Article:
# Is it unneccesary to replace most container-loops with std::for_each?

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Such as, leaving a function object class to update an std::list of objects, instead of writing an iterator loop and have the objects update themselves or have the app state doing it?

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It's not necessary, of course, but some might say it makes the code more readable/self-evident.

It's also a lot quicker to write the code, if you use lambda functors such as those Boost.Lambda provides.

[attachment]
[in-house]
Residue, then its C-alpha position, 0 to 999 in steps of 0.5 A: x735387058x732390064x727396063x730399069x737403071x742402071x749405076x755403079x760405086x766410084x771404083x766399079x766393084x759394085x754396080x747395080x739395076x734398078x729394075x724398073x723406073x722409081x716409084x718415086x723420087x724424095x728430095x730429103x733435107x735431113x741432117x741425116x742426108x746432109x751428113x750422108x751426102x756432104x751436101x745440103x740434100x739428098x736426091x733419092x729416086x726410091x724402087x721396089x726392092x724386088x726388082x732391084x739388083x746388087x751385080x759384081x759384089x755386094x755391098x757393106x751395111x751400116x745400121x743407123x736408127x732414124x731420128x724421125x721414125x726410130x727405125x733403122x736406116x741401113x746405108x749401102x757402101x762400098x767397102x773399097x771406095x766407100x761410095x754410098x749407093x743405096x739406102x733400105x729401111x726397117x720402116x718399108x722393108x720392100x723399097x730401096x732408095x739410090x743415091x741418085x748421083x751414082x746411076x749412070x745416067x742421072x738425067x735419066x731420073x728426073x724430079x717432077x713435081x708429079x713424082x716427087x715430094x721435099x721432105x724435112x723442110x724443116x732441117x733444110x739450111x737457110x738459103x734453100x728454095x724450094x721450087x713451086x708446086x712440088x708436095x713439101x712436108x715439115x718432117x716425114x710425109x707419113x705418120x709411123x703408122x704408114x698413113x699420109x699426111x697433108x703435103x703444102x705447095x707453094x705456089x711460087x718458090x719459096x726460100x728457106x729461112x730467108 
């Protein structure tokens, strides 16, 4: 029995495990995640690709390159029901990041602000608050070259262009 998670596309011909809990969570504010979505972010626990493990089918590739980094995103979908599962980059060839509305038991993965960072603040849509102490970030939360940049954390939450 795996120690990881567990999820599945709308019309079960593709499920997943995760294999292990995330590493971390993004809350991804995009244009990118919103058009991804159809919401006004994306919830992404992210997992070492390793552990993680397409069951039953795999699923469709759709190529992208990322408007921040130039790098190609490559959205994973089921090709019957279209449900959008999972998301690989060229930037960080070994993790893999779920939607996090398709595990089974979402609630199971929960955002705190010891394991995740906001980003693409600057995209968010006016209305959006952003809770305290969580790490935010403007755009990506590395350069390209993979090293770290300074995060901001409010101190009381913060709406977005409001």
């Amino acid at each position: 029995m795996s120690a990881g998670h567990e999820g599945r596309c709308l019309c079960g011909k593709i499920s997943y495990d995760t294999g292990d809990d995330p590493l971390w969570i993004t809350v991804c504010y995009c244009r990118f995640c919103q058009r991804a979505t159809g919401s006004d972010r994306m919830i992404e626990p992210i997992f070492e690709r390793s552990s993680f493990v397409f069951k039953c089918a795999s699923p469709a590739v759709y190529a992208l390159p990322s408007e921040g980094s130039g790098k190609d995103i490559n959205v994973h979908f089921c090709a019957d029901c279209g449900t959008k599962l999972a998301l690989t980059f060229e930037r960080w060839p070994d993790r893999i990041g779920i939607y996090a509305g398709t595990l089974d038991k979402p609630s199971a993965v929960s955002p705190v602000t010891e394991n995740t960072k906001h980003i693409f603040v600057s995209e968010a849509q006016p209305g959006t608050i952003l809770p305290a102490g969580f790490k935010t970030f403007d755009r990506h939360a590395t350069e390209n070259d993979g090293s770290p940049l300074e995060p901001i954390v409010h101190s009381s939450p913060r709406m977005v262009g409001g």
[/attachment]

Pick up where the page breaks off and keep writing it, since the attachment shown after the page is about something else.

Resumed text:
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I wouldn't move the body of a for-loop into a function or functor solely for the purpose of replacing the for-loop with for_each(), but it seems like a good idea to replace
    for ( iterator i = c.begin(); i != c.end(); ++i )    {        foo( *i );    }
with
    for_each( c.begin(), c.end(), foo );
since that is exactly what for_each() does.

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Right. If you already have a function for it, then use that, but otherwise it's not a hugely useful refactoring most of the time.

On the other hand, you should probably use the erase-remove idiom (with std::remove or std::remove_if) if you need that functionality, rather than trying to mess around with individual element erasures - since apparently everyone gets it wrong most of the time, and it's therefore such a popular topic around here ;)

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